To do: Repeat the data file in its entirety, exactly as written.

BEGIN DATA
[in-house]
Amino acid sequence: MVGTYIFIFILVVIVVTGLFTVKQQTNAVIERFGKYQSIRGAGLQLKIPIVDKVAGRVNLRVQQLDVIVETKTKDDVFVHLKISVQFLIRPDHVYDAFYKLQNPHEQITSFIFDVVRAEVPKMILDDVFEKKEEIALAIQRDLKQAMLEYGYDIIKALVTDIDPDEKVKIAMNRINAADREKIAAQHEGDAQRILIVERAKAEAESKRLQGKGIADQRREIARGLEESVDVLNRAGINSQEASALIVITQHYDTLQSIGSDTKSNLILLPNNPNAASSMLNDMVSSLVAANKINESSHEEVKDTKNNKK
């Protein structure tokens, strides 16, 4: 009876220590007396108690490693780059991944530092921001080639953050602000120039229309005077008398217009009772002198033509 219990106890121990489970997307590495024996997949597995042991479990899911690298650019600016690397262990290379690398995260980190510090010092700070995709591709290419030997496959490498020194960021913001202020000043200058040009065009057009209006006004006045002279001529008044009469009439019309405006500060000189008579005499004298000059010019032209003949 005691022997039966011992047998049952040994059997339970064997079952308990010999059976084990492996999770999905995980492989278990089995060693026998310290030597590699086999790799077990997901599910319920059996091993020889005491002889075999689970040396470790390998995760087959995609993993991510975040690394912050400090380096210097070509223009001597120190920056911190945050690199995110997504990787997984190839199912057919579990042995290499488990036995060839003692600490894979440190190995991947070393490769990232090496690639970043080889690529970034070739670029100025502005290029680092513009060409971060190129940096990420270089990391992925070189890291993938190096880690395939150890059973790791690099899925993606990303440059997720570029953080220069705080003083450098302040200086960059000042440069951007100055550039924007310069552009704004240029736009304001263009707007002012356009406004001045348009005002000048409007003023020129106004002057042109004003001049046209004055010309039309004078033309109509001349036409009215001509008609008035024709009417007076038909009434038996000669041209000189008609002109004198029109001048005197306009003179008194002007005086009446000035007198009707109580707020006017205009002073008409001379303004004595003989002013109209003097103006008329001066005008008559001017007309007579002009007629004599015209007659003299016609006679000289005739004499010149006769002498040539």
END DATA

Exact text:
[in-house]
Amino acid sequence: MVGTYIFIFILVVIVVTGLFTVKQQTNAVIERFGKYQSIRGAGLQLKIPIVDKVAGRVNLRVQQLDVIVETKTKDDVFVHLKISVQFLIRPDHVYDAFYKLQNPHEQITSFIFDVVRAEVPKMILDDVFEKKEEIALAIQRDLKQAMLEYGYDIIKALVTDIDPDEKVKIAMNRINAADREKIAAQHEGDAQRILIVERAKAEAESKRLQGKGIADQRREIARGLEESVDVLNRAGINSQEASALIVITQHYDTLQSIGSDTKSNLILLPNNPNAASSMLNDMVSSLVAANKINESSHEEVKDTKNNKK
């Protein structure tokens, strides 16, 4: 009876220590007396108690490693780059991944530092921001080639953050602000120039229309005077008398217009009772002198033509 219990106890121990489970997307590495024996997949597995042991479990899911690298650019600016690397262990290379690398995260980190510090010092700070995709591709290419030997496959490498020194960021913001202020000043200058040009065009057009209006006004006045002279001529008044009469009439019309405006500060000189008579005499004298000059010019032209003949 005691022997039966011992047998049952040994059997339970064997079952308990010999059976084990492996999770999905995980492989278990089995060693026998310290030597590699086999790799077990997901599910319920059996091993020889005491002889075999689970040396470790390998995760087959995609993993991510975040690394912050400090380096210097070509223009001597120190920056911190945050690199995110997504990787997984190839199912057919579990042995290499488990036995060839003692600490894979440190190995991947070393490769990232090496690639970043080889690529970034070739670029100025502005290029680092513009060409971060190129940096990420270089990391992925070189890291993938190096880690395939150890059973790791690099899925993606990303440059997720570029953080220069705080003083450098302040200086960059000042440069951007100055550039924007310069552009704004240029736009304001263009707007002012356009406004001045348009005002000048409007003023020129106004002057042109004003001049046209004055010309039309004078033309109509001349036409009215001509008609008035024709009417007076038909009434038996000669041209000189008609002109004198029109001048005197306009003179008194002007005086009446000035007198009707109580707020006017205009002073008409001379303004004595003989002013109209003097103006008329001066005008008559001017007309007579002009007629004599015209007659003299016609006679000289005739004499010149006769002498040539």